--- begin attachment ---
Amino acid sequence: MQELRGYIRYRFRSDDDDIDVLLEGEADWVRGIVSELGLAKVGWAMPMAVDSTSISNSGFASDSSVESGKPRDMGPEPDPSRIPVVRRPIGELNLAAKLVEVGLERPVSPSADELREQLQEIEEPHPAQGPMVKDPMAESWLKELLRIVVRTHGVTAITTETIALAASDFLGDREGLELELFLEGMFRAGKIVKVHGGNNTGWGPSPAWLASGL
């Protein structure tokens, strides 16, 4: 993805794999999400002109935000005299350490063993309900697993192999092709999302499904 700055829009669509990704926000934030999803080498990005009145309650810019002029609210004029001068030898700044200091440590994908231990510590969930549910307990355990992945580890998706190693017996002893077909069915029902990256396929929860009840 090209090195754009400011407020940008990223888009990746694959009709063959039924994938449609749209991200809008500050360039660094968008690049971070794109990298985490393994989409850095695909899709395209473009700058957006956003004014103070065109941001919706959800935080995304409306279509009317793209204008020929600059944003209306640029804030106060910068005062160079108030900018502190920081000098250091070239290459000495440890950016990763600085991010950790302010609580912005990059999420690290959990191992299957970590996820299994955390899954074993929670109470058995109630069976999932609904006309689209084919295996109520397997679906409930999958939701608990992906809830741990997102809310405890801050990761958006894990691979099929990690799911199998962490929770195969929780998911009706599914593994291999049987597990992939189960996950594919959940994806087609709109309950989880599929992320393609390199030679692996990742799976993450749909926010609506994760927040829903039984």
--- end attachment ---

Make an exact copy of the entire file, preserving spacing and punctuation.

Amino acid sequence: MQELRGYIRYRFRSDDDDIDVLLEGEADWVRGIVSELGLAKVGWAMPMAVDSTSISNSGFASDSSVESGKPRDMGPEPDPSRIPVVRRPIGELNLAAKLVEVGLERPVSPSADELREQLQEIEEPHPAQGPMVKDPMAESWLKELLRIVVRTHGVTAITTETIALAASDFLGDREGLELELFLEGMFRAGKIVKVHGGNNTGWGPSPAWLASGL
């Protein structure tokens, strides 16, 4: 993805794999999400002109935000005299350490063993309900697993192999092709999302499904 700055829009669509990704926000934030999803080498990005009145309650810019002029609210004029001068030898700044200091440590994908231990510590969930549910307990355990992945580890998706190693017996002893077909069915029902990256396929929860009840 090209090195754009400011407020940008990223888009990746694959009709063959039924994938449609749209991200809008500050360039660094968008690049971070794109990298985490393994989409850095695909899709395209473009700058957006956003004014103070065109941001919706959800935080995304409306279509009317793209204008020929600059944003209306640029804030106060910068005062160079108030900018502190920081000098250091070239290459000495440890950016990763600085991010950790302010609580912005990059999420690290959990191992299957970590996820299994955390899954074993929670109470058995109630069976999932609904006309689209084919295996109520397997679906409930999958939701608990992906809830741990997102809310405890801050990761958006894990691979099929990690799911199998962490929770195969929780998911009706599914593994291999049987597990992939189960996950594919959940994806087609709109309950989880599929992320393609390199030679692996990742799976993450749909926010609506994760927040829903039984």